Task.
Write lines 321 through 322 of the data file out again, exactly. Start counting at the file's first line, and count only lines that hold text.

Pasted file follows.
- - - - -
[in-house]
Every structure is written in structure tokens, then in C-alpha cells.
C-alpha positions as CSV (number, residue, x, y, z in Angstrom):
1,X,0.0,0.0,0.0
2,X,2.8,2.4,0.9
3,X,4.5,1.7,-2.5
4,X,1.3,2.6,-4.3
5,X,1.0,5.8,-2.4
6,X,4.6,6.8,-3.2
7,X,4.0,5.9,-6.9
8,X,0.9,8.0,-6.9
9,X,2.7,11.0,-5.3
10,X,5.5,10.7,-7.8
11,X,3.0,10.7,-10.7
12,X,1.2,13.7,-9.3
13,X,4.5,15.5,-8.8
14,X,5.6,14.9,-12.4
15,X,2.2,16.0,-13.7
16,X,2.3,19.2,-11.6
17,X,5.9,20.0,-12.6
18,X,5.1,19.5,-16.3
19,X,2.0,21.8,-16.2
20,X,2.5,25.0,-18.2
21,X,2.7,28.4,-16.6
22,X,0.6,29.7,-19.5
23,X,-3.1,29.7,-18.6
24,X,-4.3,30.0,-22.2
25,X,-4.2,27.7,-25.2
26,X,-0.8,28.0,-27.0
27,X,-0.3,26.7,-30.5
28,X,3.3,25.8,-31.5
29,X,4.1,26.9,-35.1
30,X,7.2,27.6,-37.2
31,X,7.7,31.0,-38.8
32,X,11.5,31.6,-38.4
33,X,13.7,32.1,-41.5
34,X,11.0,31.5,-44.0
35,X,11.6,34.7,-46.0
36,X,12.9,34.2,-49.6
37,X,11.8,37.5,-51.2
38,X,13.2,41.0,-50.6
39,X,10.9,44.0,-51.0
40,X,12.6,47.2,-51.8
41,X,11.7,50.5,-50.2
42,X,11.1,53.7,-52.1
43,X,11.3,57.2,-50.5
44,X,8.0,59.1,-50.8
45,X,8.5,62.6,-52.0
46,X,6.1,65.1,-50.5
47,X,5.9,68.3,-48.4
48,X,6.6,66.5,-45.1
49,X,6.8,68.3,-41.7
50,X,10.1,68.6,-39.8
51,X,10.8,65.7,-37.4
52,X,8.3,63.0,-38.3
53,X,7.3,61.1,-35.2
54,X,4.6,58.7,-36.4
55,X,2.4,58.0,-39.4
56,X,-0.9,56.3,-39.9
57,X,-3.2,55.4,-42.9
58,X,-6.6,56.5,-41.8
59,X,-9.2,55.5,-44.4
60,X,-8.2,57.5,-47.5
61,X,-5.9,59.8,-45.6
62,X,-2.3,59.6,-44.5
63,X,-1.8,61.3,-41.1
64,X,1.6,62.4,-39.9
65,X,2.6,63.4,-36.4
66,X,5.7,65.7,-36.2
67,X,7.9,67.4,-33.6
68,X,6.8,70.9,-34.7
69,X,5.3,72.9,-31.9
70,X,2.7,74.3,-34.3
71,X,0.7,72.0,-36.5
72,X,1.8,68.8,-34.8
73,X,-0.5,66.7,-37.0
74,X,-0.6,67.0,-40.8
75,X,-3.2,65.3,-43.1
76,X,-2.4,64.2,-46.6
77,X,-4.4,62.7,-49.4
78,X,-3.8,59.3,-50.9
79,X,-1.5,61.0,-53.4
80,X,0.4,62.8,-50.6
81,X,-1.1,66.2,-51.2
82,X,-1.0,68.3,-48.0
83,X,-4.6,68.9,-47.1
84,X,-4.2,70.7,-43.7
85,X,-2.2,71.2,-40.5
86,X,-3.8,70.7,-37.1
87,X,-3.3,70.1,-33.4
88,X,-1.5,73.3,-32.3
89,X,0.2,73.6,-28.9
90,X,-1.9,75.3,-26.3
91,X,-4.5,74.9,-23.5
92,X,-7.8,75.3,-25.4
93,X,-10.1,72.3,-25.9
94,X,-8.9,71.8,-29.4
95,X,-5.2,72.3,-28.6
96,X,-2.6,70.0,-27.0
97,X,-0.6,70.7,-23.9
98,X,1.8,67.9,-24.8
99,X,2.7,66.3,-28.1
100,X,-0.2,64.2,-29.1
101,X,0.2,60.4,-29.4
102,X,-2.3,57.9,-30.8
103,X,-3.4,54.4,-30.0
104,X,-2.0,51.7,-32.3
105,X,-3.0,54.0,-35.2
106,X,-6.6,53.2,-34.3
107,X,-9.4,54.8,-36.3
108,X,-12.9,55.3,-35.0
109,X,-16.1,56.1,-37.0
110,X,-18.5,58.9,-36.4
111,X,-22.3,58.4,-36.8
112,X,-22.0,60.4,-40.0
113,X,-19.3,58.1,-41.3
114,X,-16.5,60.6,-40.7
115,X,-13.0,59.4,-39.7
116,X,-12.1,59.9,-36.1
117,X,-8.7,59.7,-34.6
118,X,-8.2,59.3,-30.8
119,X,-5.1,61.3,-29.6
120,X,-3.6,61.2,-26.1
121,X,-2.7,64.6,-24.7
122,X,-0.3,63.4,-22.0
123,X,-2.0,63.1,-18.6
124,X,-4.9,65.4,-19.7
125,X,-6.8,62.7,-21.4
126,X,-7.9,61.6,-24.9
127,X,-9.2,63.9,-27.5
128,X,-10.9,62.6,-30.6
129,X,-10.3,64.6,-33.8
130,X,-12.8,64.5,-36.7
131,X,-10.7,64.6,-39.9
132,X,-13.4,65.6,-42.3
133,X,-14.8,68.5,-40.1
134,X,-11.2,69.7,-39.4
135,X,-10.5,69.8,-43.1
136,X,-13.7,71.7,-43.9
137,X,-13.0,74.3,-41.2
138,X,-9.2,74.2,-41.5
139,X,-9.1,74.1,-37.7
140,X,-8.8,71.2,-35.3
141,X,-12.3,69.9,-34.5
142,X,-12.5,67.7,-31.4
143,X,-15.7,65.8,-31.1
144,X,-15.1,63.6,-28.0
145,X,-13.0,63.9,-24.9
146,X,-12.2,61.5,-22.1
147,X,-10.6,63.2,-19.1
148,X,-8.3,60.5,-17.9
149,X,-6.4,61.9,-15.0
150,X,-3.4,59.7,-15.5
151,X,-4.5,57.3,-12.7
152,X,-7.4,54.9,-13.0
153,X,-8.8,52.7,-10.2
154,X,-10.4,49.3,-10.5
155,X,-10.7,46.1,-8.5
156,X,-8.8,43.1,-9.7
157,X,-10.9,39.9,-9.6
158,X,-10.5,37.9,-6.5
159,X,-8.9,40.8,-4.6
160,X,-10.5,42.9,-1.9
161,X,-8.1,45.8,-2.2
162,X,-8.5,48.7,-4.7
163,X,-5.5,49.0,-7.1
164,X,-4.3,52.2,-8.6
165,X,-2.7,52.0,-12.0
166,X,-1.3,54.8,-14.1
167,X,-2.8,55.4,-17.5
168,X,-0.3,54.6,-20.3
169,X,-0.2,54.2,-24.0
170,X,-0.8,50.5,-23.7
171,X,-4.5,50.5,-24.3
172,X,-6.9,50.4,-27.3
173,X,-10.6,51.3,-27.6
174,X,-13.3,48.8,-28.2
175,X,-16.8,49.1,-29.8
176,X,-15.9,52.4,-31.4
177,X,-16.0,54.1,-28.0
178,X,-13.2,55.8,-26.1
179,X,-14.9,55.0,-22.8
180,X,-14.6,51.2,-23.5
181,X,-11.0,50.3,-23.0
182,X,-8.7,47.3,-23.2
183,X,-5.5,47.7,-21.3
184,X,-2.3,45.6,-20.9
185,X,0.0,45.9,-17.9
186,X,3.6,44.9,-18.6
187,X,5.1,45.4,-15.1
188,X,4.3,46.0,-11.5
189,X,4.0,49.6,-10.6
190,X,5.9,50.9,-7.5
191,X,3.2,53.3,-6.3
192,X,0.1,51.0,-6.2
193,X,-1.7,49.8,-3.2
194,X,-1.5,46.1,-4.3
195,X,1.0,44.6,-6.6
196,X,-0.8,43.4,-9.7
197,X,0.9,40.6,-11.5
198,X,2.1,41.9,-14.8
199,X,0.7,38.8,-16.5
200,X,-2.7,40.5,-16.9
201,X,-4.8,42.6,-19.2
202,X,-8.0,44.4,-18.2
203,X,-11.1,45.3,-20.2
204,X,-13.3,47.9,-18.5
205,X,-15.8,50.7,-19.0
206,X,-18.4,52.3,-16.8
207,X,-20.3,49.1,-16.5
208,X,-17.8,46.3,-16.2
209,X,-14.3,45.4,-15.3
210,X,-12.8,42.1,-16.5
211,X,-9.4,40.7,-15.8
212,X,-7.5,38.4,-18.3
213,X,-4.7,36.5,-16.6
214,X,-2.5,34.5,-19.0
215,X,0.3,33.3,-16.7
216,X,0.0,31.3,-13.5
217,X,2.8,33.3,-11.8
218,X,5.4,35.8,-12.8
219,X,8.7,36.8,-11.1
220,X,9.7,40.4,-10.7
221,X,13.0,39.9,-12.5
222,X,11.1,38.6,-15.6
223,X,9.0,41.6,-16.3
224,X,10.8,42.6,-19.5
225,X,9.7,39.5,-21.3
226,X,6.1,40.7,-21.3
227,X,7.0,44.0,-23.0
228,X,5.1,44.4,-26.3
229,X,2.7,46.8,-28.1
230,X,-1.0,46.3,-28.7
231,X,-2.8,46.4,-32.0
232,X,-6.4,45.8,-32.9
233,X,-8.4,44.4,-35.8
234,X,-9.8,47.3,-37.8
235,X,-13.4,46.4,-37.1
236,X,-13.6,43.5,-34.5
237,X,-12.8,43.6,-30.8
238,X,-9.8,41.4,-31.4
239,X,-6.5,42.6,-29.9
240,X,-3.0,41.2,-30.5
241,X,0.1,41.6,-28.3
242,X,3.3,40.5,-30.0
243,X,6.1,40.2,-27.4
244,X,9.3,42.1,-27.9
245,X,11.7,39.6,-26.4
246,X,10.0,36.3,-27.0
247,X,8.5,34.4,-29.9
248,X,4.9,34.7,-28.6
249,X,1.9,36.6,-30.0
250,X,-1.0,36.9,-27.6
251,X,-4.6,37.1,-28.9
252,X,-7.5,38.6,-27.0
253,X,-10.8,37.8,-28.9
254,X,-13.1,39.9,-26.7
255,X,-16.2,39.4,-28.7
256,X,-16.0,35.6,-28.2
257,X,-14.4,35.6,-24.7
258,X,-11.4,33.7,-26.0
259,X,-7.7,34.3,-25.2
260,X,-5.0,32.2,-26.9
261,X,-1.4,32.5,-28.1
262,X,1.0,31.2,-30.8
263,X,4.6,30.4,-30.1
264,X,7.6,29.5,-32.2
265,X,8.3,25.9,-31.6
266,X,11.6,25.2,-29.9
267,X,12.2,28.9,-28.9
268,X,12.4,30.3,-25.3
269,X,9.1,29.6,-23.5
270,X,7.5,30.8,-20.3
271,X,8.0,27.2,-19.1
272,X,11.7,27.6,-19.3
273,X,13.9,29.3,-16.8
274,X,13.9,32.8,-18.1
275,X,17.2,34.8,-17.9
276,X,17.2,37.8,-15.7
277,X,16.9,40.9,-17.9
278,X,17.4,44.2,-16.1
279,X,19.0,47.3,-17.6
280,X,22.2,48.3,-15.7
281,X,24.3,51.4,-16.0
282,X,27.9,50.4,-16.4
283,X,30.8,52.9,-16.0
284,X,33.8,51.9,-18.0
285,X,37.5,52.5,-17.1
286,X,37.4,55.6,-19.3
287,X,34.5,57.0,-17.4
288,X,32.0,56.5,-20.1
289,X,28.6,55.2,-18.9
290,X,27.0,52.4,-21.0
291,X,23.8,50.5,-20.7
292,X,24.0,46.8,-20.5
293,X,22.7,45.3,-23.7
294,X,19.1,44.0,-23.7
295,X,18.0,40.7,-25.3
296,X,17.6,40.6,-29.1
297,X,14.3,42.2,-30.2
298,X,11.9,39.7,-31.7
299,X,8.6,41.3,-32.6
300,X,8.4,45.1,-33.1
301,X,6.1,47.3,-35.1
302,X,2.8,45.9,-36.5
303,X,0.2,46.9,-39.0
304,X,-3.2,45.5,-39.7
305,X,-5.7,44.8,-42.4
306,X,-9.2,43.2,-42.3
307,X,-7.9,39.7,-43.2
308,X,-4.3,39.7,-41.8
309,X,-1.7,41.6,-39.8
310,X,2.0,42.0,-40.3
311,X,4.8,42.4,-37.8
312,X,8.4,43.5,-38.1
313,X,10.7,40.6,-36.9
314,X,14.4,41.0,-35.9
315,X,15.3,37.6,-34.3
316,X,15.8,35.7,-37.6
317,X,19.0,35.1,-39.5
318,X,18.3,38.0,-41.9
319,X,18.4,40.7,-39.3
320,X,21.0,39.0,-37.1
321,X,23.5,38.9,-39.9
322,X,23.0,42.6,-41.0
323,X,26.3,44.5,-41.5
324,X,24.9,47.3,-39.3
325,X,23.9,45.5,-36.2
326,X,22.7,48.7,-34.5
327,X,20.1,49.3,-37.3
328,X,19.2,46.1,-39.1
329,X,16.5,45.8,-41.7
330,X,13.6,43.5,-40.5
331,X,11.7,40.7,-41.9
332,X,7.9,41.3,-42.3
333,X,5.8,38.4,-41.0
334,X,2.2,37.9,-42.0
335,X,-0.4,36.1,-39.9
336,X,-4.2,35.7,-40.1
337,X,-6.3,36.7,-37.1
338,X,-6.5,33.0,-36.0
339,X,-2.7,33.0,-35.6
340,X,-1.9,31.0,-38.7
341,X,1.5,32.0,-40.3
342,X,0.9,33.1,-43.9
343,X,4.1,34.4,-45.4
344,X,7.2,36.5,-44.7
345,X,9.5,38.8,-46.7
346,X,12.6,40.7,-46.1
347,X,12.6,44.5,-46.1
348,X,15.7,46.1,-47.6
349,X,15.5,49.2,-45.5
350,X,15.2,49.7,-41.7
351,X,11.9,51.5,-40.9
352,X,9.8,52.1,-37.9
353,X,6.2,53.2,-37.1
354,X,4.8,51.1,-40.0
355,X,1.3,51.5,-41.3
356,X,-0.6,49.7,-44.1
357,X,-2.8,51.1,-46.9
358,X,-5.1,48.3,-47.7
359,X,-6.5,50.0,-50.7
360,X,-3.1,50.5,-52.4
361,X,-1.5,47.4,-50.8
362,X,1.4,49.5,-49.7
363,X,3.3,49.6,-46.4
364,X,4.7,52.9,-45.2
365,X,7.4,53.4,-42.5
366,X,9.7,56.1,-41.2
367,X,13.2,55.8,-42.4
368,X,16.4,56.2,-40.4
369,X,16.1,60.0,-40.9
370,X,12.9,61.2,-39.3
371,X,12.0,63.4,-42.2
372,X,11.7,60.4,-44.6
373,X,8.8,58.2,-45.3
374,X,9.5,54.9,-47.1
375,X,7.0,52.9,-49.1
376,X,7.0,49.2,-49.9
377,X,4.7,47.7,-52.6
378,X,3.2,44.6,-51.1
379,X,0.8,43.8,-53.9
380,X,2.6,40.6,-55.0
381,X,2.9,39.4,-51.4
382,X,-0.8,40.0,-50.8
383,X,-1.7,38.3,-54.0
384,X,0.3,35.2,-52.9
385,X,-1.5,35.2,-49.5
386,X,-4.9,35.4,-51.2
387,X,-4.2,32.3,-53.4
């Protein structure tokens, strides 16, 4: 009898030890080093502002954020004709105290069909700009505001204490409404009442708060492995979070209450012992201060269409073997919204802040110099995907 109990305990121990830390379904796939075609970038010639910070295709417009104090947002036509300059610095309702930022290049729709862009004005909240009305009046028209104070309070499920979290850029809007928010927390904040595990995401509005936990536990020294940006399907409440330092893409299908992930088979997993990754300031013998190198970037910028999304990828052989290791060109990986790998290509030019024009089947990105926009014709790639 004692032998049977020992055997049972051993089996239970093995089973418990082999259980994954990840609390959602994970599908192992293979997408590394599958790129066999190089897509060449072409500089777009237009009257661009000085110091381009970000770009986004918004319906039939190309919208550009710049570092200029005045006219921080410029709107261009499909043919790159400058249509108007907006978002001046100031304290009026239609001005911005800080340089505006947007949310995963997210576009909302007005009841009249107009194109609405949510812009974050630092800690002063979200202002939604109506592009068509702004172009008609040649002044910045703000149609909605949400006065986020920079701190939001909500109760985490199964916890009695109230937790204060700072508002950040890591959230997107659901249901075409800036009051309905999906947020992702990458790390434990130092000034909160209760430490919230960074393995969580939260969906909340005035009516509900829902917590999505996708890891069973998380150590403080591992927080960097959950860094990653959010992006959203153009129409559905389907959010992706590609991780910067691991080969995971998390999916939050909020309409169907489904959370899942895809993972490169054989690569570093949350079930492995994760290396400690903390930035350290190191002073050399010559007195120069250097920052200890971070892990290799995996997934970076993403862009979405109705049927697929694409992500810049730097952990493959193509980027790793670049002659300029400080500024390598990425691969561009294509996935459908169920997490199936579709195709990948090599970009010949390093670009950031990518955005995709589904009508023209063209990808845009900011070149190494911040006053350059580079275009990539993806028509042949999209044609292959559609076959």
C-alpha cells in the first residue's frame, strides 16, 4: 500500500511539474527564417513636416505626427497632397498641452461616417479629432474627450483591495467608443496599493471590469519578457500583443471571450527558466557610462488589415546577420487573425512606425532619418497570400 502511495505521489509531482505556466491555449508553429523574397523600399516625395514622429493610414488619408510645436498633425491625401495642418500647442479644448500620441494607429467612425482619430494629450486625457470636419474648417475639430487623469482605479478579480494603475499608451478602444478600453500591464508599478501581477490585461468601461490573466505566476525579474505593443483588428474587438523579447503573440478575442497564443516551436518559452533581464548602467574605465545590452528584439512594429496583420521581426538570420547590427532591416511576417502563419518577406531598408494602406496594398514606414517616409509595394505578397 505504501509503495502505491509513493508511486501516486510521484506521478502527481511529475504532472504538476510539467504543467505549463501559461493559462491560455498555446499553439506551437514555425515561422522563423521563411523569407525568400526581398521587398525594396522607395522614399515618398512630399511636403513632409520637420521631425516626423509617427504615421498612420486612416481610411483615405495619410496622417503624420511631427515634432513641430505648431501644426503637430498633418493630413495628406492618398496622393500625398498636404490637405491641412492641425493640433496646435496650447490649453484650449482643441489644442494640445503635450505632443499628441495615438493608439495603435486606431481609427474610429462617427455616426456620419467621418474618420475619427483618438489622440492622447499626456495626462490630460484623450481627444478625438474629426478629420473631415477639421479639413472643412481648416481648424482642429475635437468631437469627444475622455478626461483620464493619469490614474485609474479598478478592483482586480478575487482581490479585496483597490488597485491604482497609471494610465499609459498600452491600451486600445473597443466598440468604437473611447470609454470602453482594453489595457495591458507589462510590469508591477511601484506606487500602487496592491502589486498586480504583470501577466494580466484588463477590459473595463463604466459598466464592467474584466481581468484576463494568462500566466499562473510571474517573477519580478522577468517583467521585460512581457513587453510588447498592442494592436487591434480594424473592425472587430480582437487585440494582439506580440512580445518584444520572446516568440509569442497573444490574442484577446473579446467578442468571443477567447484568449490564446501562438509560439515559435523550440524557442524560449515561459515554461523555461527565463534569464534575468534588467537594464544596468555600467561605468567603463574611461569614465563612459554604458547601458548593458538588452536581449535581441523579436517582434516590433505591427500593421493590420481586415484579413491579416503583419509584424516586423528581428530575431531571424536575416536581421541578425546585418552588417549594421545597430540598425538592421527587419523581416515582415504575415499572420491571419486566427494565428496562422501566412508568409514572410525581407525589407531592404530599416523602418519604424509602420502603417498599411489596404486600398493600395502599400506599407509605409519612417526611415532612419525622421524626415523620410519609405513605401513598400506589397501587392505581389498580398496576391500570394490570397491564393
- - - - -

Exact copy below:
318,X,18.3,38.0,-41.9
319,X,18.4,40.7,-39.3